On Oct. 4, the AFL-CIO, the Association of Flight Attendants-CWA (AFA-CWA), the Air Line Pilots Association (ALPA), the International Association of Machinists and Aerospace Workers (IAM), the National Nurses United (NNU) and United Airlines worked together to send more than 300 skilled volunteers to assist the recovery efforts in Puerto Rico for two weeks.

Nurses, doctors, electricians, engineers, carpenters, boilermakers, cement masons, ironworkers, machinists, plumbers/pipefitters and truck drivers, representing over 20 different unions and 17 states, flew to Puerto Rico to help rebuild the lives of our fellow citizens. IBEW members fixed generators and electrical issues. Registered nurses and other health care workers from the NNU gave medical assistance. Teamsters delivered supplies and handled sanitation needs. ALPA members loaded over 35,000 pounds of relief supplies to fly to the island commonwealth.

San Juan Mayor Carmen Yulín Cruz praised the coordinated effort. “Thanks to our union brothers and sisters for hearing, listening to us,” she said. “The power of union…Let’s get it done.”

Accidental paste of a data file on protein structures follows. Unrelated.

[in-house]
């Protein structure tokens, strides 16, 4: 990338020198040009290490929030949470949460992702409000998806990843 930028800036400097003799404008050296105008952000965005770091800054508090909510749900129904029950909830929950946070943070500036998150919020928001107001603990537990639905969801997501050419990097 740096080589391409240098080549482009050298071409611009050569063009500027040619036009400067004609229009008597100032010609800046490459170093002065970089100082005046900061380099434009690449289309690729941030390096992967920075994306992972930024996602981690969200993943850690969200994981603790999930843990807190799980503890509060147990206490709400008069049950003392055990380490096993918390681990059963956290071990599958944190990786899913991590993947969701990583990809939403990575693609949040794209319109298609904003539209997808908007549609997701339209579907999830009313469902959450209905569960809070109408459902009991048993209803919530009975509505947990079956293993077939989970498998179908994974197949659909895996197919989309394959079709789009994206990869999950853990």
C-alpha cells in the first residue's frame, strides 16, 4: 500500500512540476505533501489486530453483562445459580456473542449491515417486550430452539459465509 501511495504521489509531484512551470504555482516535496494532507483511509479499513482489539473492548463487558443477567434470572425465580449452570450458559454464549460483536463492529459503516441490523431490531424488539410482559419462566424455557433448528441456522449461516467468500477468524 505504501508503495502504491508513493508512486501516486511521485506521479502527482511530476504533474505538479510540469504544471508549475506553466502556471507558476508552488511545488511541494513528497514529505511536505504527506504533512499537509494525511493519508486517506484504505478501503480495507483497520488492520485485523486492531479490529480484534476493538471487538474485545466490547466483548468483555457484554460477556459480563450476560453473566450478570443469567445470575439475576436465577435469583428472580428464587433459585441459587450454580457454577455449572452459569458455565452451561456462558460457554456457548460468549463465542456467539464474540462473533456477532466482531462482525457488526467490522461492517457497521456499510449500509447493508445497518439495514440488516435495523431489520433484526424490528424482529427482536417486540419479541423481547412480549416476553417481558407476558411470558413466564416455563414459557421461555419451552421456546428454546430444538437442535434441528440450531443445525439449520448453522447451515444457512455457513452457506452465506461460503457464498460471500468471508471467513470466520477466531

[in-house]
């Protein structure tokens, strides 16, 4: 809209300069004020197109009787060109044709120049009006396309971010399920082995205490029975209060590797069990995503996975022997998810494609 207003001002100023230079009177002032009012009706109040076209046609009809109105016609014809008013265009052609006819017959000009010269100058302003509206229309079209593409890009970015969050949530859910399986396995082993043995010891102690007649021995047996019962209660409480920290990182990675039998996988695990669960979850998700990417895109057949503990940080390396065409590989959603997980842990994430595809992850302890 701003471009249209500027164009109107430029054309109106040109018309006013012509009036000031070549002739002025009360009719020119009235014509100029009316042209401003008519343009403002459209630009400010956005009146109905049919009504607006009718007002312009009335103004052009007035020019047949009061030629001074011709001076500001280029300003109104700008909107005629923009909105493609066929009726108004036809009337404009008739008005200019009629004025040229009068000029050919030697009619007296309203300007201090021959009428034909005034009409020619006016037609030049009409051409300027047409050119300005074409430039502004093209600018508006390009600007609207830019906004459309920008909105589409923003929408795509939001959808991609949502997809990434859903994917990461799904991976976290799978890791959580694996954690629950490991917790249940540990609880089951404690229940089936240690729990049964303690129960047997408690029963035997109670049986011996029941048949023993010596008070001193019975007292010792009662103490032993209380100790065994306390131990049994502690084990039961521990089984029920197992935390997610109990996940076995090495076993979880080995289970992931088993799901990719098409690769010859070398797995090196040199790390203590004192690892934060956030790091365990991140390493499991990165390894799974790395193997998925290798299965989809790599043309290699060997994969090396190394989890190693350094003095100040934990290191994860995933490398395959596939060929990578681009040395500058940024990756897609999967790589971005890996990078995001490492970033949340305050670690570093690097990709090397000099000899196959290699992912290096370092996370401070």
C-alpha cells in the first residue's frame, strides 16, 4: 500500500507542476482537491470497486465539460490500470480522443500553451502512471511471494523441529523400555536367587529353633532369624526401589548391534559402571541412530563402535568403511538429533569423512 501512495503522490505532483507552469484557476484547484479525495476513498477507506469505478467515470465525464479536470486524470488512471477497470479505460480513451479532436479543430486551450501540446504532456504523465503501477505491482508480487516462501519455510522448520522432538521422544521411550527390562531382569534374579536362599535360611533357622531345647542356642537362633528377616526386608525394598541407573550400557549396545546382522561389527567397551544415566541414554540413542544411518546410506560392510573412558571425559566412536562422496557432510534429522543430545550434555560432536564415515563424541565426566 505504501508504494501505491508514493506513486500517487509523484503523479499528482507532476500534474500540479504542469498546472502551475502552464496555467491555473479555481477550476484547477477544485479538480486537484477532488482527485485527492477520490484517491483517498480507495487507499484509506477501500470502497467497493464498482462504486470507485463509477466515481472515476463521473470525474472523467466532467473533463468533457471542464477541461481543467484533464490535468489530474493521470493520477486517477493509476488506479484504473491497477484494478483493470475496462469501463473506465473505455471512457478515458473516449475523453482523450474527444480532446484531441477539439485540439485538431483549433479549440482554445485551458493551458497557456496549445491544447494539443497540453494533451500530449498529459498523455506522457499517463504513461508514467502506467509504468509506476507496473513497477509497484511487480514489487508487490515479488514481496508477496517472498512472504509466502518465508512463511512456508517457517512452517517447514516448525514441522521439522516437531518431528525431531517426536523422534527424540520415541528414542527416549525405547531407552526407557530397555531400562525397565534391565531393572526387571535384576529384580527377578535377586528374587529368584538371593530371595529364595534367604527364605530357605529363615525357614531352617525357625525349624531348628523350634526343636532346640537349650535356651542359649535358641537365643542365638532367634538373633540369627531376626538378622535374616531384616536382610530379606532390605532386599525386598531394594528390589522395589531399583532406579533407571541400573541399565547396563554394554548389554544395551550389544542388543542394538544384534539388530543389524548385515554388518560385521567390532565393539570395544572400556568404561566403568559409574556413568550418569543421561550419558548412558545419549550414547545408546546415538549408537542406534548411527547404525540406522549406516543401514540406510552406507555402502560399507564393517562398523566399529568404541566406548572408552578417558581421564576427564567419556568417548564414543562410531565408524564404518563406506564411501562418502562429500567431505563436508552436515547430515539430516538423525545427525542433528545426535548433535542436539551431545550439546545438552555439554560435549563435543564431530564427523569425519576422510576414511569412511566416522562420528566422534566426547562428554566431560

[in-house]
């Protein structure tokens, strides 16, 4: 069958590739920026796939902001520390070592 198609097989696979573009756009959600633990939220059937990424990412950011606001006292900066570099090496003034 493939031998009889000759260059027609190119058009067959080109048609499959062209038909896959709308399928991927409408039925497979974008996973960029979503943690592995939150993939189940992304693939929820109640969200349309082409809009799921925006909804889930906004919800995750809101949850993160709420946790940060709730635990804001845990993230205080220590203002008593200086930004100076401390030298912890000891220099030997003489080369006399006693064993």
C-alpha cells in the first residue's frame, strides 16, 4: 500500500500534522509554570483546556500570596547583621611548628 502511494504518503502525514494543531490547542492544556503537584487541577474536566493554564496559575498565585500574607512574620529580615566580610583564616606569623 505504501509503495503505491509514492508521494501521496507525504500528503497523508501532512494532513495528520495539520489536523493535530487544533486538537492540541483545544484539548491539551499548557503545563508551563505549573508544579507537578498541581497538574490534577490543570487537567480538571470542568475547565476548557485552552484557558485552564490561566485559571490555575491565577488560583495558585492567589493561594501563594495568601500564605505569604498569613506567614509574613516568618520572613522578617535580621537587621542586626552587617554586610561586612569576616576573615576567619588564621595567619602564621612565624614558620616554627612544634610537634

Wildfires in California

As this issue goes to press, fires are raging in California, destroying thousands of homes and displacing as many families. For more information on what you can do to help, go to Wildfires Continue to Burn in CAThe American Postal Worker will report on the fires and their effects on APWU members in the next issue. 


An Appeal from APWU President Emeritus William Burrus

“I appeal to the sense of brotherhood and sisterhood that we feel for our coworkers who have lost everything and are in need of assistance,” said APWU President Emeritus William Burrus. “During my service as a union representative, I conceived of and initiated the Postal Employees Relief Fund, PERF, to respond to events when the postal community can be called upon to assist those impacted beyond their means of personal recovery.”

“The hurricanes, fires and floods have been unprecedented and have left in their wake near total destruction,” he continued. “I ask that you think for a minute the effect on you personally if your place of employment was totally destroyed and all of your worldly possessions were lost in a flood or fire.”

Burrus urged members to, “make a contribution per pay for a period of one year to the Postal Employees Fund to assist the affected employees… You can direct a payment through a payroll deduction to The Combined Federal Campaign (CFC)… Such a limited contribution when combined with that of other union members can make a big difference.”

Editor’s Note: The Combined Federal Campaign designation period started Oct. 2, 2017 and goes until Jan. 12, 2018.